HEMOPHILIA

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Dr Ira Shah
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What is hemophilia?
Hemophilia is an inherited disorder in which there is inability to form an effective clot and hence causes prolonged bleeding in a patient. It is seen exclusively in males. A person with hemophilia does not bleed faster, only longer.

How common is hemophilia?
Hemophilia affects approximately 1 in 5,000 live male births.

How does Hemophilia occur?
A. The normal clotting system consists of
Vascular Spasm
Platelet plug formation
Coagulation: Fibrin production
The normal coagulation of blood depends on the following clotting factors:
Factor I - Fibrinogen
Factor II - Prothrombin
Factor III - Tissue thromboplastin
Factor IV - Calcium ions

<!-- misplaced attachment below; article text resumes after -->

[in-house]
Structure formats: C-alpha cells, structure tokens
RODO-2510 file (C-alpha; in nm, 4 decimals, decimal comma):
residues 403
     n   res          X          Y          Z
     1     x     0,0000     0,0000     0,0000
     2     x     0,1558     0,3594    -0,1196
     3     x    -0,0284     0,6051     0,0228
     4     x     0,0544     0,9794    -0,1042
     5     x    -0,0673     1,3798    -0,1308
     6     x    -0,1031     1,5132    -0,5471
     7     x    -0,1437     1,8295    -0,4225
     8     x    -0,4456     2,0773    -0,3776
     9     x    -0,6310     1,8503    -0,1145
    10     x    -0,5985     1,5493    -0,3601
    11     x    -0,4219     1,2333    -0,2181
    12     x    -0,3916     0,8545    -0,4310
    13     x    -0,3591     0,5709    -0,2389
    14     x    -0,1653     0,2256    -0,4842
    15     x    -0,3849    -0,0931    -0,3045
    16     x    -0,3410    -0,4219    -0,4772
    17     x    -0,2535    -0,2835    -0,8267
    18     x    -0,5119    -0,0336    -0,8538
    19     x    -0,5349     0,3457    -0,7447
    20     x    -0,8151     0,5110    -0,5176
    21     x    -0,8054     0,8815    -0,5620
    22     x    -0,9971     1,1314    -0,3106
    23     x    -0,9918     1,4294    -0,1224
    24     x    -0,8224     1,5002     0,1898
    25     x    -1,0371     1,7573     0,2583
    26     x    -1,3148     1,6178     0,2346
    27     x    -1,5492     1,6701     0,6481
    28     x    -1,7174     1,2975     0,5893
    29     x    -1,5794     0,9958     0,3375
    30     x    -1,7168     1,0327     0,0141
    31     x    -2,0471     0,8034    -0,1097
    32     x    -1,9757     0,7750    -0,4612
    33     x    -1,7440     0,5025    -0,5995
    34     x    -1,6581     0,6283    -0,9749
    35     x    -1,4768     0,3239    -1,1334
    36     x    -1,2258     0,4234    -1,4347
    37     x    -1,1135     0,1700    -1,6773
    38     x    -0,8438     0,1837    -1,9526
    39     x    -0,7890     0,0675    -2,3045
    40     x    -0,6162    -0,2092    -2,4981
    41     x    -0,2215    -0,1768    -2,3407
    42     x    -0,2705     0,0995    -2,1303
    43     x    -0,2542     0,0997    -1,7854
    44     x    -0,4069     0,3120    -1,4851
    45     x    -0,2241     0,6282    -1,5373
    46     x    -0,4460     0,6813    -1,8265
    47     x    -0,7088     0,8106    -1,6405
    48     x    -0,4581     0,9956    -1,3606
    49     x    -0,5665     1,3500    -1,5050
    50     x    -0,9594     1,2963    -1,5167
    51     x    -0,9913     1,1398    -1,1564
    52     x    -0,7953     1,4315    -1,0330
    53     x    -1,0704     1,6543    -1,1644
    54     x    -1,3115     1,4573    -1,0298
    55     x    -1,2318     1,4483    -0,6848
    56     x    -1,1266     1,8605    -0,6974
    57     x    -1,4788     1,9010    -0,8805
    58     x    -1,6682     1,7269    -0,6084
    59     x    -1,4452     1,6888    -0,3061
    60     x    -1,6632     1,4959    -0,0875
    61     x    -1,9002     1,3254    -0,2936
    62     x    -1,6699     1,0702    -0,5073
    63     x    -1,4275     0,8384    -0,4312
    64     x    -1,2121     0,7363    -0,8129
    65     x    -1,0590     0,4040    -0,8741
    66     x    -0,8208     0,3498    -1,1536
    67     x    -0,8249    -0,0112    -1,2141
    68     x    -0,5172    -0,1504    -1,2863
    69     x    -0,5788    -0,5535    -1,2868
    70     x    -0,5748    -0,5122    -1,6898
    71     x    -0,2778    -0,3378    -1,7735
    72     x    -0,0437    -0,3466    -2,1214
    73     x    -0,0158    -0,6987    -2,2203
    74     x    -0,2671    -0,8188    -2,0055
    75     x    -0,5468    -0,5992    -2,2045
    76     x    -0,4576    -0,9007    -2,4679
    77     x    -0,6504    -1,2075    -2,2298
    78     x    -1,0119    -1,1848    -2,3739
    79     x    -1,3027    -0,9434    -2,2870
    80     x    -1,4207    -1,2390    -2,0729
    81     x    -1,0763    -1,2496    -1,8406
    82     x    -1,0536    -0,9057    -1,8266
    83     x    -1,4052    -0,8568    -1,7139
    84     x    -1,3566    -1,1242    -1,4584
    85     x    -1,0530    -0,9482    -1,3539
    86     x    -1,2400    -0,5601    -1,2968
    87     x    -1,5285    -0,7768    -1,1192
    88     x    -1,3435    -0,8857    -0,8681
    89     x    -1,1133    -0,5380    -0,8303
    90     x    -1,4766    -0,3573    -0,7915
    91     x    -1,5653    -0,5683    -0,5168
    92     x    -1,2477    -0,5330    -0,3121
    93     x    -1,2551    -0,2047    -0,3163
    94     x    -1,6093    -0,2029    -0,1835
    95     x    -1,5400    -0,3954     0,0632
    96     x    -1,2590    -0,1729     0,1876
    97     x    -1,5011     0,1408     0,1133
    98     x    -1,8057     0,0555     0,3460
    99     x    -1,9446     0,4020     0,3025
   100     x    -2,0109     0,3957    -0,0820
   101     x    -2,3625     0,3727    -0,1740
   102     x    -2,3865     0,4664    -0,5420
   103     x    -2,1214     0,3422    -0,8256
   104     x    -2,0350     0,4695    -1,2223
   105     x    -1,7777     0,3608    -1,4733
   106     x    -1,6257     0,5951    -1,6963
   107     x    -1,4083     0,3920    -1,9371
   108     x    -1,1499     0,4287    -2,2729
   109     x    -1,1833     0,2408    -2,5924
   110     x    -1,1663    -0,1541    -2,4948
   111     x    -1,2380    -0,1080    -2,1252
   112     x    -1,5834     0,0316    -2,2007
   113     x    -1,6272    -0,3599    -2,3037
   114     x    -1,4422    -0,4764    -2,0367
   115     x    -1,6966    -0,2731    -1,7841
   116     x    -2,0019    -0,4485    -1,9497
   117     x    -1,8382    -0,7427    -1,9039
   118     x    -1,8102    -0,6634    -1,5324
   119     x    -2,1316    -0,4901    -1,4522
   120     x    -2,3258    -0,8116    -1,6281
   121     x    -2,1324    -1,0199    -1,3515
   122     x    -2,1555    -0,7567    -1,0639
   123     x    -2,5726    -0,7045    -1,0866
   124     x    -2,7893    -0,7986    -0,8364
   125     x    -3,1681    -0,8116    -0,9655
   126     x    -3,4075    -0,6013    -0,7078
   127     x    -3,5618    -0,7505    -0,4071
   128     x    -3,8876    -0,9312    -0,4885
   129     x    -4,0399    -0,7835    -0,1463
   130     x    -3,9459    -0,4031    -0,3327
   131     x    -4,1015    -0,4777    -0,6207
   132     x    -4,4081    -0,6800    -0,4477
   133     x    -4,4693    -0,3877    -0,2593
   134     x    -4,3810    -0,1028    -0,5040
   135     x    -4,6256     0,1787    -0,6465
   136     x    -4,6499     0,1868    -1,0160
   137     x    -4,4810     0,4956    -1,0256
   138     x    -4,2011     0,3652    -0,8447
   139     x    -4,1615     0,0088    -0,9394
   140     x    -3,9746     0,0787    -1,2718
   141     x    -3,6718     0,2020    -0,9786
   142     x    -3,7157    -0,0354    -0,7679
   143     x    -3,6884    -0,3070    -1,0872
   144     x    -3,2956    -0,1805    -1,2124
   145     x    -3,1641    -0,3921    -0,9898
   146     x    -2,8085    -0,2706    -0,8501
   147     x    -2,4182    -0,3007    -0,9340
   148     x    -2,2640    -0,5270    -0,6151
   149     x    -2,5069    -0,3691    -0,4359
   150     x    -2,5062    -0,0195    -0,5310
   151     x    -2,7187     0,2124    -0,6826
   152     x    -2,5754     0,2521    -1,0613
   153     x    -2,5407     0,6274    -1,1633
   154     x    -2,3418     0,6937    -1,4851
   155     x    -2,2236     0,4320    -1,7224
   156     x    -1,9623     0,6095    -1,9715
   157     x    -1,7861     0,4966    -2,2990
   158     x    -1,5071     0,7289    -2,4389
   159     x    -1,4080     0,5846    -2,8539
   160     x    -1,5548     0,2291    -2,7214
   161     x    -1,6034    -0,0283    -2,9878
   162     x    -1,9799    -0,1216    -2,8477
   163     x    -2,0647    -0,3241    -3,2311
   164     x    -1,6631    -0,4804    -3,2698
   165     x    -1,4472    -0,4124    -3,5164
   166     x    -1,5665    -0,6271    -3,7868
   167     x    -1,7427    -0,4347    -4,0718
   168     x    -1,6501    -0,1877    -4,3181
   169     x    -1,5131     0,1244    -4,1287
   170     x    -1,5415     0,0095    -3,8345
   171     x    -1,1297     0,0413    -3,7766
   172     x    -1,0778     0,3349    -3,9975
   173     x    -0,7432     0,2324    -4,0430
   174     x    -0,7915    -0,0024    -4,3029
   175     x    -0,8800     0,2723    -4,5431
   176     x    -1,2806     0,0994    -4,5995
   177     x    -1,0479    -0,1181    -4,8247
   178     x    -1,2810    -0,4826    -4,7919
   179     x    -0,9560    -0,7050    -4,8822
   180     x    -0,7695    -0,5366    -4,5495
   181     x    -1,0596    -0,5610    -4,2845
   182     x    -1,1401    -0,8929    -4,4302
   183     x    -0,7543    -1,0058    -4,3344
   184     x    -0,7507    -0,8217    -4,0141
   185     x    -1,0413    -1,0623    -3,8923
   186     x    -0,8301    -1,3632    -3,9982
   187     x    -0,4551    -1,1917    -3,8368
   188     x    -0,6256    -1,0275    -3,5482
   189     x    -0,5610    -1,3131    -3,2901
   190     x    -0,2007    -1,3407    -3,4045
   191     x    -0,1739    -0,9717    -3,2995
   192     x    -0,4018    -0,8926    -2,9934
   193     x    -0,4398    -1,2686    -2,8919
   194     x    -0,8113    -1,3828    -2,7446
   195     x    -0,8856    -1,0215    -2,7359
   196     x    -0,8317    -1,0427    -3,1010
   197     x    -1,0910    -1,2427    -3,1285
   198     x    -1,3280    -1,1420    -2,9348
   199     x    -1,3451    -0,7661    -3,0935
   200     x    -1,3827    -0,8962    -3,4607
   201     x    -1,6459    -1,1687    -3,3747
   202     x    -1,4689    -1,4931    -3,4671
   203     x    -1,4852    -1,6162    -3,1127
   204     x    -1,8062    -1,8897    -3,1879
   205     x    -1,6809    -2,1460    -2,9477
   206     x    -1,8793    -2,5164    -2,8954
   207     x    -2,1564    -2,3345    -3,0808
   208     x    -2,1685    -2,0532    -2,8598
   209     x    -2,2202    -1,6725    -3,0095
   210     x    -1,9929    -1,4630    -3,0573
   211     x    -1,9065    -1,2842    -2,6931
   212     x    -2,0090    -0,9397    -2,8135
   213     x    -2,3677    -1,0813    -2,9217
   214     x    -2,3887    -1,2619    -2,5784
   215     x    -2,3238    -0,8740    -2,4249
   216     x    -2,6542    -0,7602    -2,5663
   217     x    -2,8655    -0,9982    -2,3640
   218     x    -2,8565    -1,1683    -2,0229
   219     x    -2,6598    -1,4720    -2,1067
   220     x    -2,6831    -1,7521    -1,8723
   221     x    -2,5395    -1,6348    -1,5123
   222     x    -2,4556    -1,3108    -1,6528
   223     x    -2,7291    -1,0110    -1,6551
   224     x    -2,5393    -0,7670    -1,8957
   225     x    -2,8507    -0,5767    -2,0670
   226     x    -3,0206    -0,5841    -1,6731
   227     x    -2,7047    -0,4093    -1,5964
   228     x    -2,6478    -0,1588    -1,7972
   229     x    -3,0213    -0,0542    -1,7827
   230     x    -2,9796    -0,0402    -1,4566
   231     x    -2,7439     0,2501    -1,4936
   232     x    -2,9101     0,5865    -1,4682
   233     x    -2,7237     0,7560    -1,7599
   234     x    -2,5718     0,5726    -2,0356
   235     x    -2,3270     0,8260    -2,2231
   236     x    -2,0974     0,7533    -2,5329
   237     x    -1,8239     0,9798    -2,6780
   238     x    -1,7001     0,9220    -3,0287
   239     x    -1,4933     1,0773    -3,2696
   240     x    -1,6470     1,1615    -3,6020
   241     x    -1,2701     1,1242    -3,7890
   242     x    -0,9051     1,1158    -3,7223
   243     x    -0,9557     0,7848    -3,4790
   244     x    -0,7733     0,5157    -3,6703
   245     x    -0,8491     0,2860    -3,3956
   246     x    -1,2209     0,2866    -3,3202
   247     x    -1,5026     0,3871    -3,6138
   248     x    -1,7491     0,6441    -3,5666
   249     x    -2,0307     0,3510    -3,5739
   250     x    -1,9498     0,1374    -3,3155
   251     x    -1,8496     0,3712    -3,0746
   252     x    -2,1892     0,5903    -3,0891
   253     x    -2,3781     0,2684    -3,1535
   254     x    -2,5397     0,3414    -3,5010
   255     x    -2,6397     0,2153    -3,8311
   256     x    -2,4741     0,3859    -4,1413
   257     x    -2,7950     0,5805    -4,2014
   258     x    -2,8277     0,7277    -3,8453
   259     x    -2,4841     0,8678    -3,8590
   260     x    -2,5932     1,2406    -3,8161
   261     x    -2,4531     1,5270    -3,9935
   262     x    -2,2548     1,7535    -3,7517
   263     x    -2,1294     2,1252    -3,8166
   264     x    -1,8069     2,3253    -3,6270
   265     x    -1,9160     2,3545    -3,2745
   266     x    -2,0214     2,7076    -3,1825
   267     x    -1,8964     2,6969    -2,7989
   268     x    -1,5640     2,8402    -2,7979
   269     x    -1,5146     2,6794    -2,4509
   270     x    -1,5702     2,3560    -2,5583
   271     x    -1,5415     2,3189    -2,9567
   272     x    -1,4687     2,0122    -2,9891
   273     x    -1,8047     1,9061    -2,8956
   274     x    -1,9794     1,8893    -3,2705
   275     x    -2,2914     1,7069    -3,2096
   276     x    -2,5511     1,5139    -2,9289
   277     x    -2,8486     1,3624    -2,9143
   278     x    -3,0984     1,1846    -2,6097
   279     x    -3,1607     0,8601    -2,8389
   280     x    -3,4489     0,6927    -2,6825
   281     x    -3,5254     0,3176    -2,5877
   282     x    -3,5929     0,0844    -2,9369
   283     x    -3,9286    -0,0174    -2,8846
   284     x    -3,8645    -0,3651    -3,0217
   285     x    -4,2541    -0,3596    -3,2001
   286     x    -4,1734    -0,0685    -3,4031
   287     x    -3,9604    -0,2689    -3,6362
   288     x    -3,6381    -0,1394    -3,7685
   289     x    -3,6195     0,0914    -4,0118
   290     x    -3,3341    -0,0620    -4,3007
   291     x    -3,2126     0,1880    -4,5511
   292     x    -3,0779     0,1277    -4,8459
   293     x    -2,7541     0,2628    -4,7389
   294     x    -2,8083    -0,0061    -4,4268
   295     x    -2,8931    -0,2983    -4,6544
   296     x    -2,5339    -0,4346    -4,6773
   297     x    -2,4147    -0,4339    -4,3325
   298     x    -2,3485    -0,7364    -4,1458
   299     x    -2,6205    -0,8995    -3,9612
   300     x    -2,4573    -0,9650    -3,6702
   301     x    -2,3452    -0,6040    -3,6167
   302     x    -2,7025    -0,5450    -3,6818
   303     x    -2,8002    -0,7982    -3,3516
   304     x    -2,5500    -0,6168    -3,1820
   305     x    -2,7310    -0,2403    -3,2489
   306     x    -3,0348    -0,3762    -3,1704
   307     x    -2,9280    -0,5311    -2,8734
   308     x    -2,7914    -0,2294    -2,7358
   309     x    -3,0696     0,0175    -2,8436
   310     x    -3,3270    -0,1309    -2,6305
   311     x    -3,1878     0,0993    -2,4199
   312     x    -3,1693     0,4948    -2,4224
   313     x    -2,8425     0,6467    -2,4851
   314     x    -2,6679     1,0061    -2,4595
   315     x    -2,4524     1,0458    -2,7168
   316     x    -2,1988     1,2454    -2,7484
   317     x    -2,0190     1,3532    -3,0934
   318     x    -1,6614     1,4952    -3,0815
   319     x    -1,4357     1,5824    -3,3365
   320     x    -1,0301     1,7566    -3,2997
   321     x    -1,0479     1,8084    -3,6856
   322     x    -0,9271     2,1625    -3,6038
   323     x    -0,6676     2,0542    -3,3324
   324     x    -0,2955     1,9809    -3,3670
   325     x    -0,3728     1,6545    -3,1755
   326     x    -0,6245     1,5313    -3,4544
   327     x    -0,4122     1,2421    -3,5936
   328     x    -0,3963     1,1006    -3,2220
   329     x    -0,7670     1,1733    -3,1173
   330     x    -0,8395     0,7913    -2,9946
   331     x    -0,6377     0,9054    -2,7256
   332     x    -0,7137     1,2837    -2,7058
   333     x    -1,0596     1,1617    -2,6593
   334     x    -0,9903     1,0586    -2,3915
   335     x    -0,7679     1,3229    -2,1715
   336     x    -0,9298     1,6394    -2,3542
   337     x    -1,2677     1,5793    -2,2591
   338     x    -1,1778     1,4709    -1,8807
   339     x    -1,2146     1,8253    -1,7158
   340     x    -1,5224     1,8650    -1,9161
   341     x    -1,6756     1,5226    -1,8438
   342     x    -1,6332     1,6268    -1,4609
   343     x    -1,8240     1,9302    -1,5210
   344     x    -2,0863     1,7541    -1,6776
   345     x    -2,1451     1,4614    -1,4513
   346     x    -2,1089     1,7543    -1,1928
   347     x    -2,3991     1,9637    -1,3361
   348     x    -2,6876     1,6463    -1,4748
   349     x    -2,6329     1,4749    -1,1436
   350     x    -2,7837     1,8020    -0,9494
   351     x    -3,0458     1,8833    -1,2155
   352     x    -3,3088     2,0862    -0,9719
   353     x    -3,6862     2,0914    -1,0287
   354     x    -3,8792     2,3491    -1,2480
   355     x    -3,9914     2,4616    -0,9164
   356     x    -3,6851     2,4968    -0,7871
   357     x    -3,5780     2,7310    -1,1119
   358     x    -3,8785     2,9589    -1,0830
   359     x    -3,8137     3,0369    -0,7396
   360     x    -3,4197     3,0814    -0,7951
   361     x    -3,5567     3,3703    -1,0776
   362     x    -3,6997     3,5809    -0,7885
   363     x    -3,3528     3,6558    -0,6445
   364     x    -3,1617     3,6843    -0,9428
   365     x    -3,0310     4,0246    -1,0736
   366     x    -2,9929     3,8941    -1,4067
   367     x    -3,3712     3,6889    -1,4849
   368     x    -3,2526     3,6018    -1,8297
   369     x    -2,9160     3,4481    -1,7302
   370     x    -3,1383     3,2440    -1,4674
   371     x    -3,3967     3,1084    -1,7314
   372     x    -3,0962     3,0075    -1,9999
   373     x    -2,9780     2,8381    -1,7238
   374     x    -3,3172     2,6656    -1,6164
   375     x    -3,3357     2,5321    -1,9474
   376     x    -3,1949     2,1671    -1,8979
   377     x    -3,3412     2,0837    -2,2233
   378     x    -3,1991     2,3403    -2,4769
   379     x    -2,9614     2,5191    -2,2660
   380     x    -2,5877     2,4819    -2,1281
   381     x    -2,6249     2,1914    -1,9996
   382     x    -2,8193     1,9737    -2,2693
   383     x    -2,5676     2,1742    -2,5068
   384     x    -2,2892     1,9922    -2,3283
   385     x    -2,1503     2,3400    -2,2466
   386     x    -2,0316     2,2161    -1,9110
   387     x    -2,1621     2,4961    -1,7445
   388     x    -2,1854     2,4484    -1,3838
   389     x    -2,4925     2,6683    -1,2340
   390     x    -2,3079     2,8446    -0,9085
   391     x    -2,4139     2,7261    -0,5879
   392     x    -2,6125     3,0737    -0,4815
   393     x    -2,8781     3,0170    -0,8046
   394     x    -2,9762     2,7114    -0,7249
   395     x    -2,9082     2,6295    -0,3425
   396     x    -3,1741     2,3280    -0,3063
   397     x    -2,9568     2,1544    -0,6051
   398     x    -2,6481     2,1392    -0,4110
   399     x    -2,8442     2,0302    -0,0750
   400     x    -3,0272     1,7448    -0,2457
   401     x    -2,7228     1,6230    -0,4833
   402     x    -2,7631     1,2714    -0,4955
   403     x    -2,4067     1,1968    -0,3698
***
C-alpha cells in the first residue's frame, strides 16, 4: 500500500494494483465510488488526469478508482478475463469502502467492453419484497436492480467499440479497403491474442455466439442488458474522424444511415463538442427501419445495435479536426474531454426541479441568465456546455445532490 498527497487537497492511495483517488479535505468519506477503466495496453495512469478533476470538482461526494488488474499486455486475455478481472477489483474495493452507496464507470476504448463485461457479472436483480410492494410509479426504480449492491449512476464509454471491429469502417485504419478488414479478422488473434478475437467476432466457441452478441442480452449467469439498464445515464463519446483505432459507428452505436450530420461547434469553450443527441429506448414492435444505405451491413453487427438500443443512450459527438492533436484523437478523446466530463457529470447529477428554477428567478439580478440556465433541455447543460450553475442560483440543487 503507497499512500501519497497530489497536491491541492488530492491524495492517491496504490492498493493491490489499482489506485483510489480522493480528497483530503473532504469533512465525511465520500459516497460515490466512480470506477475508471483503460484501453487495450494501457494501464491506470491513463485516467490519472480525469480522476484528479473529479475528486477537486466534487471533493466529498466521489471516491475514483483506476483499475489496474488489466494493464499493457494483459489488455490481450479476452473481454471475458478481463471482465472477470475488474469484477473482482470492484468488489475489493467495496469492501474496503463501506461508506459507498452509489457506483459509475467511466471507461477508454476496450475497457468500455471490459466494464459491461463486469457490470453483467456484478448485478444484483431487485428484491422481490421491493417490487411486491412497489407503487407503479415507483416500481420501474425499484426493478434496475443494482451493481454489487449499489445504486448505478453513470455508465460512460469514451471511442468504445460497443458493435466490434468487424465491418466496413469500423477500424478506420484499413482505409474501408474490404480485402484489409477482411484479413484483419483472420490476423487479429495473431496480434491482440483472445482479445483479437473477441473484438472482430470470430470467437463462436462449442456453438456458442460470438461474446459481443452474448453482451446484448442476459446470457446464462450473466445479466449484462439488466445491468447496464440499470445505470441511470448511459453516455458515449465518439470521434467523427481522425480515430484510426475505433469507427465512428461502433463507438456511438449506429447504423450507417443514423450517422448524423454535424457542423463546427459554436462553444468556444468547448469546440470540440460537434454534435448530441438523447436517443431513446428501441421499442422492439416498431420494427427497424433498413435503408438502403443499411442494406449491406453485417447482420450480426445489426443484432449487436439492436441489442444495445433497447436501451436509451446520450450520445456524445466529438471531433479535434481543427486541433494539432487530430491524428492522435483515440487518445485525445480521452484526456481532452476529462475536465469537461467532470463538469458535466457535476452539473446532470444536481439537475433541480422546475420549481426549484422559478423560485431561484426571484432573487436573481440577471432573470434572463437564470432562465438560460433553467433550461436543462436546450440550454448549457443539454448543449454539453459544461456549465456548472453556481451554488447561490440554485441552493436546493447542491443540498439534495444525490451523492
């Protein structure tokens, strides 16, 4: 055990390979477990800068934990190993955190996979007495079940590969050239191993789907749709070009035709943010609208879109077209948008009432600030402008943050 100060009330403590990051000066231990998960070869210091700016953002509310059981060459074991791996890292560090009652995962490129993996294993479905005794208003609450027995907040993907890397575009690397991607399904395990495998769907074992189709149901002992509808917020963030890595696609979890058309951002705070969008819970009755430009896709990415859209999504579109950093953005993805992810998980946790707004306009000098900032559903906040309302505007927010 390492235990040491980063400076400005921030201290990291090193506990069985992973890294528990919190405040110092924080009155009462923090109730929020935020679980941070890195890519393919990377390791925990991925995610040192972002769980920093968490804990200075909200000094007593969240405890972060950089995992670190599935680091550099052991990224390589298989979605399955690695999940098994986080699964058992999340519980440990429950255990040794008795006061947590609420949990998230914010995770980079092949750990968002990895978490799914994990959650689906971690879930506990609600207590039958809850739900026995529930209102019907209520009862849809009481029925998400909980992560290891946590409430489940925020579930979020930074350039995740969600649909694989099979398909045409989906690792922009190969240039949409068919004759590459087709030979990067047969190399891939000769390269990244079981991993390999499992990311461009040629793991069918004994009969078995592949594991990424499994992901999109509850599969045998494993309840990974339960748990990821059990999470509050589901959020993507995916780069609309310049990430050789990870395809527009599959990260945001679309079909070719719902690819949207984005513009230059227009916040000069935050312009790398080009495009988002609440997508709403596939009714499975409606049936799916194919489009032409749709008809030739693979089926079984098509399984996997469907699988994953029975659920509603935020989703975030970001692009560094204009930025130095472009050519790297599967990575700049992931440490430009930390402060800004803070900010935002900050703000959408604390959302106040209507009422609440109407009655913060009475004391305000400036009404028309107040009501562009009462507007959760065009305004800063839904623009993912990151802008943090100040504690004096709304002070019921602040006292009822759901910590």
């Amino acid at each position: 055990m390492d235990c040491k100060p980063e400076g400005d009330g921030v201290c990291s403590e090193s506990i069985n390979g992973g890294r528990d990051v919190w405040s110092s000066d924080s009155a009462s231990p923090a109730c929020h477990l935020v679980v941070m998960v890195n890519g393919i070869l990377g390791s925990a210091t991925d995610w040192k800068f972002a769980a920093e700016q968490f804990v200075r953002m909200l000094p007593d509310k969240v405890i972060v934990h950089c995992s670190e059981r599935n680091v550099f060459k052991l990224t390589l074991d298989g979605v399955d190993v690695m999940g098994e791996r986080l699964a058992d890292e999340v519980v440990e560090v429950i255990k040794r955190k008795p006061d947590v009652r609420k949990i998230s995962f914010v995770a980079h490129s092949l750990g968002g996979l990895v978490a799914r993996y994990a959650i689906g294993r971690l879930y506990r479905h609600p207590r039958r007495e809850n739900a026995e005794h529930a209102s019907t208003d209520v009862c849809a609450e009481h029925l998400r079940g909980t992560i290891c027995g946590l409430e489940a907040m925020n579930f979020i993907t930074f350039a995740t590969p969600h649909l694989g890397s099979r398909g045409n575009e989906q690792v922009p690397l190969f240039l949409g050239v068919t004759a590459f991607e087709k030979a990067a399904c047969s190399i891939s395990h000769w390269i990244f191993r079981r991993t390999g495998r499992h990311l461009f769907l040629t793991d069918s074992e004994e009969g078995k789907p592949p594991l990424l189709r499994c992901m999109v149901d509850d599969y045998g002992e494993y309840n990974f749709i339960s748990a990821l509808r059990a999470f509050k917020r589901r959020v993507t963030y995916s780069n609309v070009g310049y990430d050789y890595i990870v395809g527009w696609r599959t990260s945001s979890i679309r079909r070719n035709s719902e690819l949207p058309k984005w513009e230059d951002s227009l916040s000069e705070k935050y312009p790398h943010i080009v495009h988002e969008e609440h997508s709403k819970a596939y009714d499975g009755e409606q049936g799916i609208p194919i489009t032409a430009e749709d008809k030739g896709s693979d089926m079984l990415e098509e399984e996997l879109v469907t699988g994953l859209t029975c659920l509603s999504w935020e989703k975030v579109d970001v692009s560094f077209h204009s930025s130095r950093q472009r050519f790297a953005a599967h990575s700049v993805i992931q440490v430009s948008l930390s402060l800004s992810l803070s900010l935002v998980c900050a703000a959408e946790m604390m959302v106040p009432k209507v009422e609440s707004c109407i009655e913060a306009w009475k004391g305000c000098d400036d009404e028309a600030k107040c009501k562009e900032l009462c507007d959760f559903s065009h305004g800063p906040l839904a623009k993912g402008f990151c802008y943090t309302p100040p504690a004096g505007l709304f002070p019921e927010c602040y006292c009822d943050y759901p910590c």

Factor - V - Labile Factor
Factor - VII - Stable Factor
Factor VIII - Antihemophilic Factor
Factor IX - Christmas Factor
Factor X - Stuart-Prower Factor
Factor XI - Plasma Thromboplastin Antecedent (PTA)
Factor XII - Hageman Factor
Factor XIII - Fibrin stabilizing factor
Coagulation cascade consists of two pathways - the intrinsic and extrinsic pathway. It is the deficiency of factor VIII or IX in the intrinsic pathway that causes hemophilia.



Contributor Information and Disclosures Dr Ira Shah
Consultant Pediatrician, B.J.Wadia Hospital for Children, Mumbai, India


First Created : 12/20/2000
References
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